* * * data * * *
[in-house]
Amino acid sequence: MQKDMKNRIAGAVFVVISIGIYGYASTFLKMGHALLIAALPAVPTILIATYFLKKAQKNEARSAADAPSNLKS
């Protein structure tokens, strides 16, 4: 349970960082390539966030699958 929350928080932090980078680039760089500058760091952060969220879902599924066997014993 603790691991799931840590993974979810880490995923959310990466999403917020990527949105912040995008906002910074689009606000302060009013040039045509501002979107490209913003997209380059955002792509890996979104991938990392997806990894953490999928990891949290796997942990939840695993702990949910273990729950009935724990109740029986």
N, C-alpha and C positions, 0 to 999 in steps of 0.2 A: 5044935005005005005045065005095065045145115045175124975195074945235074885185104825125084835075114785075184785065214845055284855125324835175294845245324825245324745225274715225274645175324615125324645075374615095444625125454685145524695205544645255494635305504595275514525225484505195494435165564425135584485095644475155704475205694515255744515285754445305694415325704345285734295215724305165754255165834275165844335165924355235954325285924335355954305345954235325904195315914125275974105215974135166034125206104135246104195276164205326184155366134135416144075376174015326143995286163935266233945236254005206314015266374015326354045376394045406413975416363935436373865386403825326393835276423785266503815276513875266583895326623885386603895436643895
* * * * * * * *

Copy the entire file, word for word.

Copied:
[in-house]
Amino acid sequence: MQKDMKNRIAGAVFVVISIGIYGYASTFLKMGHALLIAALPAVPTILIATYFLKKAQKNEARSAADAPSNLKS
């Protein structure tokens, strides 16, 4: 349970960082390539966030699958 929350928080932090980078680039760089500058760091952060969220879902599924066997014993 603790691991799931840590993974979810880490995923959310990466999403917020990527949105912040995008906002910074689009606000302060009013040039045509501002979107490209913003997209380059955002792509890996979104991938990392997806990894953490999928990891949290796997942990939840695993702990949910273990729950009935724990109740029986």
N, C-alpha and C positions, 0 to 999 in steps of 0.2 A: 5044935005005005005045065005095065045145115045175124975195074945235074885185104825125084835075114785075184785065214845055284855125324835175294845245324825245324745225274715225274645175324615125324645075374615095444625125454685145524695205544645255494635305504595275514525225484505195494435165564425135584485095644475155704475205694515255744515285754445305694415325704345285734295215724305165754255165834275165844335165924355235954325285924335355954305345954235325904195315914125275974105215974135166034125206104135246104195276164205326184155366134135416144075376174015326143995286163935266233945236254005206314015266374015326354045376394045406413975416363935436373865386403825326393835276423785266503815276513875266583895326623885386603895436643895